We were not. Why, then, were we there? If not for the pay, what was our higher call to service? From what our neighbor could see, we spent our time checking our mail and drinking café con leche.
     This was toward the end of our truncated tour, right before the 1974 Venezuelan elections, and we were indeed doing little more than checking mail and caffeinating ourselves and writing to our Peace Corps representative in Caracas, begging him to assign us to somewhere we could be of use. Our neighbor didn’t witness the writing part, but she knew that her country was rife with spies: all the presidential candidates said it was so. She knew the U.S. had recently killed Allende in Chile even if we didn’t yet know, and she wasn’t blind to the Yanqui-go-home campaign signs painted on the stucco walls of the stores downtown, including that four-story-high, full-color painting by the Socialist candidate’s artists of a dog eating a steak thrown to him by Uncle Sam while a starving kid looked on. “The dog of the rich eats better than the child of the poor,” it said in man-tall Spanish script, and it was undoubtedly true. So . . . we were CIA, right?

In Viet Nam
Four years earlier, I spent a great deal of time trying to explain why I was in-country to people I met in Viet Nam. In that case, my job was fairly straightforward: this was in 1969 and ’70, during what the Vietnamese call The American War, and I served as a nurse in an Army hospital. But I still had to explain why I, essentially a pacifist, was participating in a heart-wrenching war half a world away from my home — especially since women didn’t have to be there.
     In truth, I was in Viet Nam because, at 21, I was young and dumb. I had believed a recruiter who plied me with money and the chance to forsake my native Indiana for some exotic place like Germany, Japan, perhaps even Hawaii (but, he promised me, never, ever Viet Nam). I was there because I, who sang protest songs in coffeehouses, had this weird desire to play against type. I had this incipient would-be journalist’s urge to be Where the Action Is. Perhaps I was there because if I was going to be a nurse, I wanted to do something dramatic with it. Hell, I was a kid, only 19, when I enlisted during my senior year in nursing school. Who knows why a kid does anything?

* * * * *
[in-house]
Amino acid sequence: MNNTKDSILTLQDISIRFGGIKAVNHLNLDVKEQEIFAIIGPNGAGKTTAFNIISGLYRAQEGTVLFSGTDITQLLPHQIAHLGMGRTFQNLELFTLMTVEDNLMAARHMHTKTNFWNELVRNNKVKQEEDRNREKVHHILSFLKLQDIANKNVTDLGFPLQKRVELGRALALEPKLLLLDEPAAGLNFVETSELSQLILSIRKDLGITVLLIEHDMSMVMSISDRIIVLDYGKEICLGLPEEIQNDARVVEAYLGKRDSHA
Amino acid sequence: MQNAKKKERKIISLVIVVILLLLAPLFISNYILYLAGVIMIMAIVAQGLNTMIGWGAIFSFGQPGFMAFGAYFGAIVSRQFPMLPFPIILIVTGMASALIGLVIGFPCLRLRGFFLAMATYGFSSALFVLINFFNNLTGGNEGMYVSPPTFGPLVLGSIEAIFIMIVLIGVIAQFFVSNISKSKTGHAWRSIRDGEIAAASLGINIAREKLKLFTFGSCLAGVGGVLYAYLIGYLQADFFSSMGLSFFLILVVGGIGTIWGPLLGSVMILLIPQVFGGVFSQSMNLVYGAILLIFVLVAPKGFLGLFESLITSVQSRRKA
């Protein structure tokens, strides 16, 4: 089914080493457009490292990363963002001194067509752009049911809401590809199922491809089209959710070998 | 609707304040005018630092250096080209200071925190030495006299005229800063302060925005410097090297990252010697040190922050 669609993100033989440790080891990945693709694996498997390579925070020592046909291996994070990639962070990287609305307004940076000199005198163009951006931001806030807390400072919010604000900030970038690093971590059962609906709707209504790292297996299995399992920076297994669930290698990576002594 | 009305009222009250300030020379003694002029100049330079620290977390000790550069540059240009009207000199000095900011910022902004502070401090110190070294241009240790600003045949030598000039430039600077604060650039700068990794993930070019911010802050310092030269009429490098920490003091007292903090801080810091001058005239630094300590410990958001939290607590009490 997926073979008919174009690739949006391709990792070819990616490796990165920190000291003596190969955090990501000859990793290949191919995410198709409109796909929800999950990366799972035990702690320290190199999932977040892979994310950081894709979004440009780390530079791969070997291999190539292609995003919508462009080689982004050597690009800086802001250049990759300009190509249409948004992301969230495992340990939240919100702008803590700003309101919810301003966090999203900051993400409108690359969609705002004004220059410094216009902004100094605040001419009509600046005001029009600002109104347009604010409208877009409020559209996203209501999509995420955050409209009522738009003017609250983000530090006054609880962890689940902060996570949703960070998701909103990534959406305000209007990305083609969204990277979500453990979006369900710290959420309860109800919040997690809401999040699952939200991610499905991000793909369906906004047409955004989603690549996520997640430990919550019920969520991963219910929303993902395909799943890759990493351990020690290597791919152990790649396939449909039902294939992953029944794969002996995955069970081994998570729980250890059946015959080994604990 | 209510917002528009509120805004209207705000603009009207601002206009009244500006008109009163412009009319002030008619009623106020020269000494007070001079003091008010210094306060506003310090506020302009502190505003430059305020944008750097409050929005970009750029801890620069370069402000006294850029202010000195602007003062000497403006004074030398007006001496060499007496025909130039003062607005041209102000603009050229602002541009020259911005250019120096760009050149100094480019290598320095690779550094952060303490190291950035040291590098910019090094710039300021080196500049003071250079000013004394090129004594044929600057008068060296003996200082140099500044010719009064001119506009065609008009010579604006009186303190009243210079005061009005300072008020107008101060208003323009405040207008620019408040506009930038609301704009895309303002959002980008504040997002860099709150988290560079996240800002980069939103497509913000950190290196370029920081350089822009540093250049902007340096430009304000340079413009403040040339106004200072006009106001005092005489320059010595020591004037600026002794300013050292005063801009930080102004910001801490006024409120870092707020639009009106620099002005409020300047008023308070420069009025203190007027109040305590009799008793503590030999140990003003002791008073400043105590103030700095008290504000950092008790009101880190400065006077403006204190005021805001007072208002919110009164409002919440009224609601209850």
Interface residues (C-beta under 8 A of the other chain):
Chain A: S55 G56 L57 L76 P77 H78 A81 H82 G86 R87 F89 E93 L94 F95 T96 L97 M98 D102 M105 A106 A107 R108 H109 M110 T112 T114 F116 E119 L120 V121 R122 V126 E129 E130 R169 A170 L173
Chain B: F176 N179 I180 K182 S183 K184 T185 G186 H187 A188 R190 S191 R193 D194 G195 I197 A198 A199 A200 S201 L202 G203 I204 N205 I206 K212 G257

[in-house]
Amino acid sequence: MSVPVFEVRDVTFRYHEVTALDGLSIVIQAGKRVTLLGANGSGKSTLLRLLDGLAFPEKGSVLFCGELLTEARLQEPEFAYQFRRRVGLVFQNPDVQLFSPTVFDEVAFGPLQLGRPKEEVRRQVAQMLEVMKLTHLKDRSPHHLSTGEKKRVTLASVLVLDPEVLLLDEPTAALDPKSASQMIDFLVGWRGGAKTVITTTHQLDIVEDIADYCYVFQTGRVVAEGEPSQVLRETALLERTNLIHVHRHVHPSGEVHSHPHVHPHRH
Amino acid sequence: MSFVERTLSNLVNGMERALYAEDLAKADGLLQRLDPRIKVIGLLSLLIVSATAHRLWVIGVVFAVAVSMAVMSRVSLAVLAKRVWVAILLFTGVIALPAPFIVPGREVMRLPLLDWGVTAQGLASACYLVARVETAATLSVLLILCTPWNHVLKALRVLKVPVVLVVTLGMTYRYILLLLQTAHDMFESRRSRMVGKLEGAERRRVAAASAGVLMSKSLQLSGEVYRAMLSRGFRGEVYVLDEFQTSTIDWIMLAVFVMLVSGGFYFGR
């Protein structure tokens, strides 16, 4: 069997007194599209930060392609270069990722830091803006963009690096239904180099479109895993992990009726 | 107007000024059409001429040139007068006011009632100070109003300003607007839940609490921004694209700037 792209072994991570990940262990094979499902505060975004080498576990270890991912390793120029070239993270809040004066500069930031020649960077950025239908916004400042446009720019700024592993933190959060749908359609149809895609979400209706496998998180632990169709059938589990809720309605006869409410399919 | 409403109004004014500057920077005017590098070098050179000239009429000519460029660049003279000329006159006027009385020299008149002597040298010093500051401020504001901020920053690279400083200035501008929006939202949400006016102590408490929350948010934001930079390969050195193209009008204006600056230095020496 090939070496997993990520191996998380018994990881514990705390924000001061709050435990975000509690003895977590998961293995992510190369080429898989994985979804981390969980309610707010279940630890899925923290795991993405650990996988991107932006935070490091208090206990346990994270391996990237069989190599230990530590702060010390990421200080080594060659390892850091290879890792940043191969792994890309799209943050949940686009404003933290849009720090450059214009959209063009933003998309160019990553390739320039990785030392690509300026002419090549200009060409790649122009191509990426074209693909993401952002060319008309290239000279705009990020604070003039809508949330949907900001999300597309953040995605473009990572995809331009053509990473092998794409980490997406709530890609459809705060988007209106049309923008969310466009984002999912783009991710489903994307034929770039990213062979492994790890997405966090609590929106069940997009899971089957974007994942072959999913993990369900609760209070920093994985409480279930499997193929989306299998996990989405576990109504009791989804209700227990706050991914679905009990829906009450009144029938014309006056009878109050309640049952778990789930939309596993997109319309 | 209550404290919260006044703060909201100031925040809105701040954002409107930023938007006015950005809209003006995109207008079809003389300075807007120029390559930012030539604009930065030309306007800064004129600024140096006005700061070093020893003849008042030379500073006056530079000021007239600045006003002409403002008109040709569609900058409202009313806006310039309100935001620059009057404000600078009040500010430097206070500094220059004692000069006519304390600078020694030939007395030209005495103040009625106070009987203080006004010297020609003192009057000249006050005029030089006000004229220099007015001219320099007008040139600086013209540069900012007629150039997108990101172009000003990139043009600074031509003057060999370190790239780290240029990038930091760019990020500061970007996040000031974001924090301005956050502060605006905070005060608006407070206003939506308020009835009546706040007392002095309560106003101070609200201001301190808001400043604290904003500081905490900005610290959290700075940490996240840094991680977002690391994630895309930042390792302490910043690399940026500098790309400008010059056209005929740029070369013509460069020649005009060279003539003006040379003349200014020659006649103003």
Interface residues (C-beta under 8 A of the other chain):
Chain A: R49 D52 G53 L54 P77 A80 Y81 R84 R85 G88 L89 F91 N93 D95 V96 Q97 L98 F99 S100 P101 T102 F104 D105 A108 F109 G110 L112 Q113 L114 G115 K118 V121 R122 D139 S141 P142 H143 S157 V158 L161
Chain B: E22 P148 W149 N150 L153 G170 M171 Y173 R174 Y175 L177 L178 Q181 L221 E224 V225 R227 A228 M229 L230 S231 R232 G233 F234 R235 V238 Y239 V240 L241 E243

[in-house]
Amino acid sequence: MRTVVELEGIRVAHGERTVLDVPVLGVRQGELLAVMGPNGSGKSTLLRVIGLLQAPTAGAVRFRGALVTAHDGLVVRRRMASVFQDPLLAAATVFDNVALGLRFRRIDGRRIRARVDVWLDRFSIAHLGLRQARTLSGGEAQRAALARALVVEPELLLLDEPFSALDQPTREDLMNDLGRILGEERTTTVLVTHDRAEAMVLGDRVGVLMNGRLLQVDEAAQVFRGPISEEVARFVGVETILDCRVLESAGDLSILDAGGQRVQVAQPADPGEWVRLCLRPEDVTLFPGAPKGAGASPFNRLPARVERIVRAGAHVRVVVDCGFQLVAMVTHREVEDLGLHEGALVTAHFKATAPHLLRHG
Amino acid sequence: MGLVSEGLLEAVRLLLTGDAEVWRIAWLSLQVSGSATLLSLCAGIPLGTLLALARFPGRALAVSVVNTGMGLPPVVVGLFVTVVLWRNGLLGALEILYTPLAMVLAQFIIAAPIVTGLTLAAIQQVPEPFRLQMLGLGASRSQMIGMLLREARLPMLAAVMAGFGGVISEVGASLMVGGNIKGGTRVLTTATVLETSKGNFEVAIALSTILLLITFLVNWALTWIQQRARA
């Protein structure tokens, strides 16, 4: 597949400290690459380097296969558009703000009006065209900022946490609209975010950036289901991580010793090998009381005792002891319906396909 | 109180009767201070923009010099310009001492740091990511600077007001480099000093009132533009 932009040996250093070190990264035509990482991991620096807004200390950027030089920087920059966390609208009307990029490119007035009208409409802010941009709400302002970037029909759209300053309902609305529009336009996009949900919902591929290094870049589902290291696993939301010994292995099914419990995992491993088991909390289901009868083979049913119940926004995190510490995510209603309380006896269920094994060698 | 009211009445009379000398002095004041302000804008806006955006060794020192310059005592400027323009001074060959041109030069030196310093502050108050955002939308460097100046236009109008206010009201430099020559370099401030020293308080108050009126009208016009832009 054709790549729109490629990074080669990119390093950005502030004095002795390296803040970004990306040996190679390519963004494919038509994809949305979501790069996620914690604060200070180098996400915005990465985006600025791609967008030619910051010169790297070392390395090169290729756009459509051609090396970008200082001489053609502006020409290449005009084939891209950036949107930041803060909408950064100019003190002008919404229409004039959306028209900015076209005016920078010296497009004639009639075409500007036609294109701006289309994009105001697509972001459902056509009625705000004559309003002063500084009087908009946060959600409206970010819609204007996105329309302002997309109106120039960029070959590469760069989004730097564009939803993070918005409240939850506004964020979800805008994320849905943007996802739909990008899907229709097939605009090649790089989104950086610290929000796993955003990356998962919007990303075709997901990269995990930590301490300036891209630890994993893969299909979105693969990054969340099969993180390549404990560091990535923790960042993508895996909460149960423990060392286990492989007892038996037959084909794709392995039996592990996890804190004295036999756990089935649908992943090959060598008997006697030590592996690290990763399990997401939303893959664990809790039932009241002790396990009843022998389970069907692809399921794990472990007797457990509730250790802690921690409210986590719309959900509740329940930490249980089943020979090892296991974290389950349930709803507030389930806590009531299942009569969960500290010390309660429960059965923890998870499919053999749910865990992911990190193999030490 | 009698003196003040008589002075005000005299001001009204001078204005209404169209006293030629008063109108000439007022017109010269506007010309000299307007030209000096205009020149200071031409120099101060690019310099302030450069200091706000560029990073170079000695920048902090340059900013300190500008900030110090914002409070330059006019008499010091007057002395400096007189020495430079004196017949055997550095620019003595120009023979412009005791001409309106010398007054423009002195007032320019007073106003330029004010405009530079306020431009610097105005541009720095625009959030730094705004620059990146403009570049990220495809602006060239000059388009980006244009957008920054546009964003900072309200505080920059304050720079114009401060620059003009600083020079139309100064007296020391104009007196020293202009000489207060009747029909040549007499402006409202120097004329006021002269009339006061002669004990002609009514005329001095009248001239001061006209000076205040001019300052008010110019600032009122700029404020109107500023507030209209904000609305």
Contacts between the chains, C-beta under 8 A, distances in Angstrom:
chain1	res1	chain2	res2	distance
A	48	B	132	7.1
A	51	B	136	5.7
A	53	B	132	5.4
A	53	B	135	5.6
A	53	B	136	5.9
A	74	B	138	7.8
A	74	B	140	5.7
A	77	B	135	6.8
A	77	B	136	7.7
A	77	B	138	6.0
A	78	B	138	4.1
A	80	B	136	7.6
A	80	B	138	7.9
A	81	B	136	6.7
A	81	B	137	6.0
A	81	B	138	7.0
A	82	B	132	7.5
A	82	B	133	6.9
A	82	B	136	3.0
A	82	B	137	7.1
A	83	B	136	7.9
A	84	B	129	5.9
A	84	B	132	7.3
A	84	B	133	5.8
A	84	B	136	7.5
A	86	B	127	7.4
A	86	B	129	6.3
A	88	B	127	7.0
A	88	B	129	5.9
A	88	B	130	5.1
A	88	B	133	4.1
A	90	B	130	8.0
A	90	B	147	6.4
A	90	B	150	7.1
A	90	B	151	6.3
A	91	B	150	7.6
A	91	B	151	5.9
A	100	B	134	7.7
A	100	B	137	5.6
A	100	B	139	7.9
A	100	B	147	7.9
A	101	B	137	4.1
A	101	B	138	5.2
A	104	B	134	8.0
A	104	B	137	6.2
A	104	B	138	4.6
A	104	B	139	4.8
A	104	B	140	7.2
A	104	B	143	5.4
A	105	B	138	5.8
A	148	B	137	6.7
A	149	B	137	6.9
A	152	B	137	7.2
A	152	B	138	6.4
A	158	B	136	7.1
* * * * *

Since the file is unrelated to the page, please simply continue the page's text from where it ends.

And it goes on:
Once I got to Viet Nam, I was helping to save lives. I opposed the war, but I was supporting the troops, which is not, as today’s politics would have it, mutually exclusive.
     I met my husband Paul in Viet Nam. Both of us were Army lieutenants: I worked in the Operating Room, and he was the hospital registrar, an administrative job that involved the logistics of transporting patients in and out.

Okay, lets try the Peace Corps
Our decision to join the Peace Corps in 1973 had much to do with Viet Nam. We both disagreed with the war; we both wanted to travel and use our skills in a different cultural setting, in a country whose people didn’t consider us the Bad Guys. And then, there was Paul’s attitude toward Richard Nixon.
     But I’m getting ahead of myself. We married shortly after we got back from Viet Nam, and Paul entered grad school in Educational Administration at the University of Massachusetts in Amherst. We both held down odd jobs and took classes, and we gave birth to our daughter Kym in 1971.